By Ozzie C. Davis
For The Leader
Some may not know, but Mardi Gras literally means Fat Tuesday. Fat seems like a taboo adjective in this politically correct day and age, but nevertheless the plus sized party lives on.
If you are wild enough to take a stroll down Bourbon St. in New Orleans this week you will find a variety of drinks and cocktails. From the glassy eyes, overly aggressive opinions and staggering of the average Mardi Gras patron, you may assume that as long as a drink has alcohol in it, it would be a proper Mardi Gras themed drink. You would likely be correct. However, since we are refined Houstonians with distinguished pallets, I want to only recommend the best.
O.C.D’s Recommendation (Rum Version):
Ideal drinking establishment: Johnny’s Gold Brick
During prohibition, rum runners bootlegged hooch in order to circumvent laws and avoid taxation. However, the Rum Runner cocktail is legal and taxed. But the better news is that it is delicious and brings the Caribbean coastline to your taste buds. Made from light and dark rums, berry liquors, pineapple and orange juices with a splash of grenadine, Drizly.com has a simple recipe of the following:
1 oz Light Rum
1 oz Dark Rum
1 oz Banana Liqueur
1 oz Blackberry Liqueur
1 oz Orange Juice
1 oz Pineapple Juice
Splash of Grenadine
Fruit to garnish
Preparation: Mix in a glass and enjoy
O.C.D’s Recommendation (Whiskey Version): Sazerac
Ideal drinking establishment: Eight Row Flint
The classic Sazerac was actually invented in New Orleans in the 1800’s and is the Louisiana Purchase version of the Old Fashioned. Some even claim that the Sazerac is the world’s first documented Cocktail. According to recent Louisiana state legislation, the Sazerac is also the official drink of the City of New Orleans. With accolades like those, it is surprising that only half of the people I spoke with were familiar with the Sazerac. Before reading the Bonappetit.com recipe below, don’t even begin the bourbon versus whiskey versus rye argument as that is a discussion for another day:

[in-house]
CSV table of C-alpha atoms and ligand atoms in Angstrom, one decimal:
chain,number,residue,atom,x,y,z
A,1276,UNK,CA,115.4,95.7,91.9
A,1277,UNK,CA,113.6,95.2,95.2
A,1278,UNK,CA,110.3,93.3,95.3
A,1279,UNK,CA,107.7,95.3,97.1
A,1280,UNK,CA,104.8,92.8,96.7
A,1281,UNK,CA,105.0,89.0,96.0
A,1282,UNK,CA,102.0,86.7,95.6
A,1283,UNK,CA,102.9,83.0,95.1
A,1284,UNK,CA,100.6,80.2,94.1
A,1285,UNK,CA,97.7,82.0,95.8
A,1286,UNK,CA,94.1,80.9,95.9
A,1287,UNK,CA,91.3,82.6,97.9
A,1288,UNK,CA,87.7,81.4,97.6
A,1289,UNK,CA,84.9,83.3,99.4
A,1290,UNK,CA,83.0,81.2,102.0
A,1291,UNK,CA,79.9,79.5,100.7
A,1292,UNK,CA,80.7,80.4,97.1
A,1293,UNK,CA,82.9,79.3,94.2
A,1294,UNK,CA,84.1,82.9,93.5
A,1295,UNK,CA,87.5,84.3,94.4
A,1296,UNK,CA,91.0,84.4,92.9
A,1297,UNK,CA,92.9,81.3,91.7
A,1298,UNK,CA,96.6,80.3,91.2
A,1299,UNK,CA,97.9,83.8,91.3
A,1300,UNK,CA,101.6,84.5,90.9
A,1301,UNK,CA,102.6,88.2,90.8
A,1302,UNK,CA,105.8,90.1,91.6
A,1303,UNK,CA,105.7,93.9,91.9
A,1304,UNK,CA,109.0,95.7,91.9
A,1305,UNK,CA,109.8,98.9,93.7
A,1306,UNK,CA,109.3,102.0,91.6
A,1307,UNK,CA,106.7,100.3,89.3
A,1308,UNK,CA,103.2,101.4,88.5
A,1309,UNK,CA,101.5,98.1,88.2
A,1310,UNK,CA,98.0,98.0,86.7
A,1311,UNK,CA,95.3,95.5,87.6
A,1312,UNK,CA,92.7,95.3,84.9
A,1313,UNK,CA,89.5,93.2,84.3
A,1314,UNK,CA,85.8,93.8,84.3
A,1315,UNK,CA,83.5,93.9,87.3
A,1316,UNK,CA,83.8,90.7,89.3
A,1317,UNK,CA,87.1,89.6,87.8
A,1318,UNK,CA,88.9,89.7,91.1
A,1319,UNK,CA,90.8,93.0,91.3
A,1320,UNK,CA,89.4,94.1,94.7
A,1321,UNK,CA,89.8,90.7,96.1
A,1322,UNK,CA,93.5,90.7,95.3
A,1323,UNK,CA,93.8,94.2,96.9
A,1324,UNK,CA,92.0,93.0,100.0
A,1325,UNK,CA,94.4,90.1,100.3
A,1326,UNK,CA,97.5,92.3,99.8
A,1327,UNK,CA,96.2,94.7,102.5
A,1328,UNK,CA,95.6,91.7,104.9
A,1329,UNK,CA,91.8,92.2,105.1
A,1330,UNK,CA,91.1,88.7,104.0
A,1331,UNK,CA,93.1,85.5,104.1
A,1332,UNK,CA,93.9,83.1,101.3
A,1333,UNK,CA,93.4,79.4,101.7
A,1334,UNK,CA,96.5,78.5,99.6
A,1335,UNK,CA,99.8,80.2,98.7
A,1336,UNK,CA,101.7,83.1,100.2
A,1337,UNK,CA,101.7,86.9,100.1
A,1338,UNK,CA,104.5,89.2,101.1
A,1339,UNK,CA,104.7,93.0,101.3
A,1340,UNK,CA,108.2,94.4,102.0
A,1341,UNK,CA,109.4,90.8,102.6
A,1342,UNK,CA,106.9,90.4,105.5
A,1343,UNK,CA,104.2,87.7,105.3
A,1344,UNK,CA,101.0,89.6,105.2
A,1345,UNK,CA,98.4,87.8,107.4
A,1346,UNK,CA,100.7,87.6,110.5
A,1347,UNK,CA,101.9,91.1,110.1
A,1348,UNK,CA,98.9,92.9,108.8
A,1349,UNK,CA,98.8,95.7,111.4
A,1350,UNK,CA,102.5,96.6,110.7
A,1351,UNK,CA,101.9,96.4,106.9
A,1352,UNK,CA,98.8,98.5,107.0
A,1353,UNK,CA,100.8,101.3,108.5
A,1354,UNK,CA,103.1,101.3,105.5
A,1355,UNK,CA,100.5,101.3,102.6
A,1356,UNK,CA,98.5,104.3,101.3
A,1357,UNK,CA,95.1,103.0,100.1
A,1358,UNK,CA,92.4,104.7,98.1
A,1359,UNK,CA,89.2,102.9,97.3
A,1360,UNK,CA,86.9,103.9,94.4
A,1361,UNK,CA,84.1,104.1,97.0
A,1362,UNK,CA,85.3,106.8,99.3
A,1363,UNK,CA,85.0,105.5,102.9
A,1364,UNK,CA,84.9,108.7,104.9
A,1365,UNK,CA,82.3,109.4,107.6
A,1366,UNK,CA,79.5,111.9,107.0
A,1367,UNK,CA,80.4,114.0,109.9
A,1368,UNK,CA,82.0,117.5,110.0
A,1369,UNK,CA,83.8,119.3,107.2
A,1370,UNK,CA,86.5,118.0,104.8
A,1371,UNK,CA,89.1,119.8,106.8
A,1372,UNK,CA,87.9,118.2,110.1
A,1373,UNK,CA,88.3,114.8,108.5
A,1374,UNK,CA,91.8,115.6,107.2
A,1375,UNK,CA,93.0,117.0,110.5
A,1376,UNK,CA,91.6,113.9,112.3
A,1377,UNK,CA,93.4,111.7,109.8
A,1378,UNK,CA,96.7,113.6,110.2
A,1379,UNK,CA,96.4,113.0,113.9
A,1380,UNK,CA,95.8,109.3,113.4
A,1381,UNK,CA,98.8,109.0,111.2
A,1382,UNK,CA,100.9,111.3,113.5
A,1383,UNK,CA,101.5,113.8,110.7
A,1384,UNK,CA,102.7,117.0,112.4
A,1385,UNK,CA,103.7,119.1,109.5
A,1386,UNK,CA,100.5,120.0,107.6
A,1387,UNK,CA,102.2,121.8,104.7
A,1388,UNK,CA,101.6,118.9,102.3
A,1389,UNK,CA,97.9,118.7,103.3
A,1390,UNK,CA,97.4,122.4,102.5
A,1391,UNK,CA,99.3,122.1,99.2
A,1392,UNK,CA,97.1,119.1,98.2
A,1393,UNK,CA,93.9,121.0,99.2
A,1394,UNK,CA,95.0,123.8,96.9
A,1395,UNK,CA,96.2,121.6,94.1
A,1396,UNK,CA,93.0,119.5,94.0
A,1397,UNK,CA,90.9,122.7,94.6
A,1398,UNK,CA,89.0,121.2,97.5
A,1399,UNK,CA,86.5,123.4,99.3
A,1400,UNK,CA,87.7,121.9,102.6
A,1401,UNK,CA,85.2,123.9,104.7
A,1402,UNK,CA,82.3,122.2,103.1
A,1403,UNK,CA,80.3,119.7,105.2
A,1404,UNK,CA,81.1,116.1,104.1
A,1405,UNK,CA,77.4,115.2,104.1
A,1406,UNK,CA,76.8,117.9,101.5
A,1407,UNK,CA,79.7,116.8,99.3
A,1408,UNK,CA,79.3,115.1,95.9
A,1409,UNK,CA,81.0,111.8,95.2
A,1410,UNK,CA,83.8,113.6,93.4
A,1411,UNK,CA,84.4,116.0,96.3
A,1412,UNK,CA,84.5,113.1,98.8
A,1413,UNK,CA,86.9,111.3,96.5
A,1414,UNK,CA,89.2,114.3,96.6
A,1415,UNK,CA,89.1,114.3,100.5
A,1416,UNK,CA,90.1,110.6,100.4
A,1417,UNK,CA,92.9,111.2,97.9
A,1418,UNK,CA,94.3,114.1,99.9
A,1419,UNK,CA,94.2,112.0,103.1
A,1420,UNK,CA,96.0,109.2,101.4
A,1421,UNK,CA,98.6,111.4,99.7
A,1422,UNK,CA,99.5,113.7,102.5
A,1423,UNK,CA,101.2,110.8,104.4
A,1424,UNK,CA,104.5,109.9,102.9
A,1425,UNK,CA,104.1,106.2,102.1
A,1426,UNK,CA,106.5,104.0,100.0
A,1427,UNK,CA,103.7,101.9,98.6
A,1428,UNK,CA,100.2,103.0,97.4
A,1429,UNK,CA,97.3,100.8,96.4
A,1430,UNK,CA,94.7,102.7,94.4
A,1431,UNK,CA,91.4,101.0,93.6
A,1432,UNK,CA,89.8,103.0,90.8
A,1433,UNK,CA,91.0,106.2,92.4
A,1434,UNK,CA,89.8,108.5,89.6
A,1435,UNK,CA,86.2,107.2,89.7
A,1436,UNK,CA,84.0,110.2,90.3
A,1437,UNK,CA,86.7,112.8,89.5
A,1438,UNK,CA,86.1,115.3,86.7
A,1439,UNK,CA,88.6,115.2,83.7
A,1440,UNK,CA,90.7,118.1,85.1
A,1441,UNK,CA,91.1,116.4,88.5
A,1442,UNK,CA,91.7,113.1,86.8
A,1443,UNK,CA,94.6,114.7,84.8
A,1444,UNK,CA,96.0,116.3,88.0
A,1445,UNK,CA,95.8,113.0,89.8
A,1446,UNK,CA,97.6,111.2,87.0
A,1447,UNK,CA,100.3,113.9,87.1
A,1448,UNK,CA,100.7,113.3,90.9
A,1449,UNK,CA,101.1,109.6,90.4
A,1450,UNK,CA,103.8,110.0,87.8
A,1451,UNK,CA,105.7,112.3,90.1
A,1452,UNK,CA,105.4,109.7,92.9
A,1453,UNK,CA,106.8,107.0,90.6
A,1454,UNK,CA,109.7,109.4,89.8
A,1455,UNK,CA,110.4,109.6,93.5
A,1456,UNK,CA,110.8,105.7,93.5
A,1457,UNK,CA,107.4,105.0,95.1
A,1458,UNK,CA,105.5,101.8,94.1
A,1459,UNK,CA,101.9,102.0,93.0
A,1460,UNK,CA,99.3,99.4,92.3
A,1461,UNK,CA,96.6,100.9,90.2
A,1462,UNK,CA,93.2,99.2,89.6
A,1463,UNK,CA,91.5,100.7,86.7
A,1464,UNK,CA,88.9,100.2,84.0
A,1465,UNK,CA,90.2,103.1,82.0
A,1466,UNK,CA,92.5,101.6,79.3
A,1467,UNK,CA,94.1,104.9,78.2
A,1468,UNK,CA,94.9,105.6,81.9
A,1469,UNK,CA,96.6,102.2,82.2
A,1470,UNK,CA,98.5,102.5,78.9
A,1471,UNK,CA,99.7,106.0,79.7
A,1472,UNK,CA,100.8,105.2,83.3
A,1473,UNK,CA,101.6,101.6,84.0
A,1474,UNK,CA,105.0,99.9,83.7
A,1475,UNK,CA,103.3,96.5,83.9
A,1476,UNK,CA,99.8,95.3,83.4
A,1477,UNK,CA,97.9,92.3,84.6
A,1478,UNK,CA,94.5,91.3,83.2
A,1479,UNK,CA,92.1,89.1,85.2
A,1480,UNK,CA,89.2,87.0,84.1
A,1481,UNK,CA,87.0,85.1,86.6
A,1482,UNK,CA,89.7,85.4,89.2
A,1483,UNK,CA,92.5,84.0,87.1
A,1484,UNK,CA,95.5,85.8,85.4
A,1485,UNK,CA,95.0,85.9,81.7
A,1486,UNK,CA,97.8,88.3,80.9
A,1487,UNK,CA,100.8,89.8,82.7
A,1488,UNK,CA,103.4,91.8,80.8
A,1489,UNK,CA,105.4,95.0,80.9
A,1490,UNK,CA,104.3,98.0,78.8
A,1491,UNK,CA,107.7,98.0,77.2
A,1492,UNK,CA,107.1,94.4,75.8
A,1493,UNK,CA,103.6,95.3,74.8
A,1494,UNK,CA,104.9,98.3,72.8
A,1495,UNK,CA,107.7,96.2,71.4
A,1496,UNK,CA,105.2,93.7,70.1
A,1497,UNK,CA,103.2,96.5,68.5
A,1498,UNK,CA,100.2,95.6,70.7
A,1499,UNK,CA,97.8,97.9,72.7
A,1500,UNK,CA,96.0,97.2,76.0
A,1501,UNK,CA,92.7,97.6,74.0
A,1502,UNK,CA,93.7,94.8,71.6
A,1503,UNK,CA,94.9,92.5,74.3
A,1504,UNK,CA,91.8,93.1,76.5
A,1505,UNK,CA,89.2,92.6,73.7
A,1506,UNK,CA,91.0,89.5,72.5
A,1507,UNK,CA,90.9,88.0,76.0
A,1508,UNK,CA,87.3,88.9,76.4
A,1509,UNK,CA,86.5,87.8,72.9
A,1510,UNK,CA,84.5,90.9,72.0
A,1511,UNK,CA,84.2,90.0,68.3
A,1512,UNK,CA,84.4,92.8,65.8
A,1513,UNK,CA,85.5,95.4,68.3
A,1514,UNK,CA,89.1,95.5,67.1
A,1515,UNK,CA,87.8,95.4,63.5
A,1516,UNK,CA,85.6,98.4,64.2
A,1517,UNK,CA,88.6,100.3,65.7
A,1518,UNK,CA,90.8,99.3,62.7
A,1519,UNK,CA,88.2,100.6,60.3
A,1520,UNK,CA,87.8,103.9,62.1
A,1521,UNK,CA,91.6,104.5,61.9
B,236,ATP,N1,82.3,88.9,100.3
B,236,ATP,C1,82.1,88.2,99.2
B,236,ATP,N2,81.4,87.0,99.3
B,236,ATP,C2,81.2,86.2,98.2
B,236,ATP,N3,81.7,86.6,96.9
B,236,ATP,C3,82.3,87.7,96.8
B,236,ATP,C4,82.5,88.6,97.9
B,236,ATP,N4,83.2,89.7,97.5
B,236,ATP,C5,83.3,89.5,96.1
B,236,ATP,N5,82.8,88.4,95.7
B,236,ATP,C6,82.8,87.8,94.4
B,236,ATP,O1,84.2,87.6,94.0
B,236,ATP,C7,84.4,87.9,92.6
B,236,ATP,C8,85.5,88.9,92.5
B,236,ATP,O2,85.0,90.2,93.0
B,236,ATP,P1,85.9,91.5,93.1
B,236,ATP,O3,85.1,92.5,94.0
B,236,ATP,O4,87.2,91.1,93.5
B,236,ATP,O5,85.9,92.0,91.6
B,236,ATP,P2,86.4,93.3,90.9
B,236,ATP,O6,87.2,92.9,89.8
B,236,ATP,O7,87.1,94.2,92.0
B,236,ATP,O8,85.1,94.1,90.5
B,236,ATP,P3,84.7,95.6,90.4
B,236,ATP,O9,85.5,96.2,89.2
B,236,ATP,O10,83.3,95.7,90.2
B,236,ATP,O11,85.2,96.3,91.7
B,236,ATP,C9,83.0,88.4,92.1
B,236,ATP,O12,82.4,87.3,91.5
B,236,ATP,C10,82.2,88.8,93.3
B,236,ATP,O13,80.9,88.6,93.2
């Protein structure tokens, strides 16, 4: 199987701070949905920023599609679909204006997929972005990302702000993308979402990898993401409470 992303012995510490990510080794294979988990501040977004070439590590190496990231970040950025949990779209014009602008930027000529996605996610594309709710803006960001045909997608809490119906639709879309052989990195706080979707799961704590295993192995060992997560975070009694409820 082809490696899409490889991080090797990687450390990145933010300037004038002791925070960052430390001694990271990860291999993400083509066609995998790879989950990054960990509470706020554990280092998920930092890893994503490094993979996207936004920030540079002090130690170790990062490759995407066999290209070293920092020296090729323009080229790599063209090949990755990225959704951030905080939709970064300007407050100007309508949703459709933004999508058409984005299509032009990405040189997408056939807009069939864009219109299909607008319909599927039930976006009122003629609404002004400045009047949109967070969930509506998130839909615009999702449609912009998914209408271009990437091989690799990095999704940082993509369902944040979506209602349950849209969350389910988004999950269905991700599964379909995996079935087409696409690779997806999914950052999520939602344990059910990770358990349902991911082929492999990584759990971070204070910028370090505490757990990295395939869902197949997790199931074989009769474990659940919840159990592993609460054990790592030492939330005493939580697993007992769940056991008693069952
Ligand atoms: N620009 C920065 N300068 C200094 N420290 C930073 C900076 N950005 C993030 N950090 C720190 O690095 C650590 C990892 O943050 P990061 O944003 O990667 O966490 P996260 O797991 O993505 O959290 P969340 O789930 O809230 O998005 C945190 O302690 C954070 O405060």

1 sugar cube or 1 teaspoon sugar
1/4 teaspoon Peychaud’s bitters
1/8 teaspoon angostura bitters
1 teaspoon water
1/4 cup rye whiskey (such as Michter’s)
2 teaspoons absinthe (such as Pernod’s)
1 lemon peel twist
Preparation: Fill 1 old-fashioned glass with ice; set aside. Place sugar cube in another old-fashioned glass. Pour bitters, then water over sugar; muddle with back of spoon until sugar dissolves.
Add ice to fill glass, then add whiskey. Let stand, stirring often, about 5 minutes. Discard ice from first glass; add absinthe. Swirl to coat inside of glass, then pour out absinthe. Strain whiskey mixture into glass. Twist lemon peel above cocktail and run along lip of glass. Discard lemon.
So whether attending the parades in Galveston or your cousin in law, Boudreaux’s annual backyard crawfish boil, one needs to know which beverages to consume in order to really live up the Mardi Gras season. But be forewarned by Ozzie, these drinks are potent and should not be consumed in large quantities. As overindulgence may lead to an unnecessarily longing for dollar store Mardi Gras beads and stories that you conveniently forget to tell your teenage children.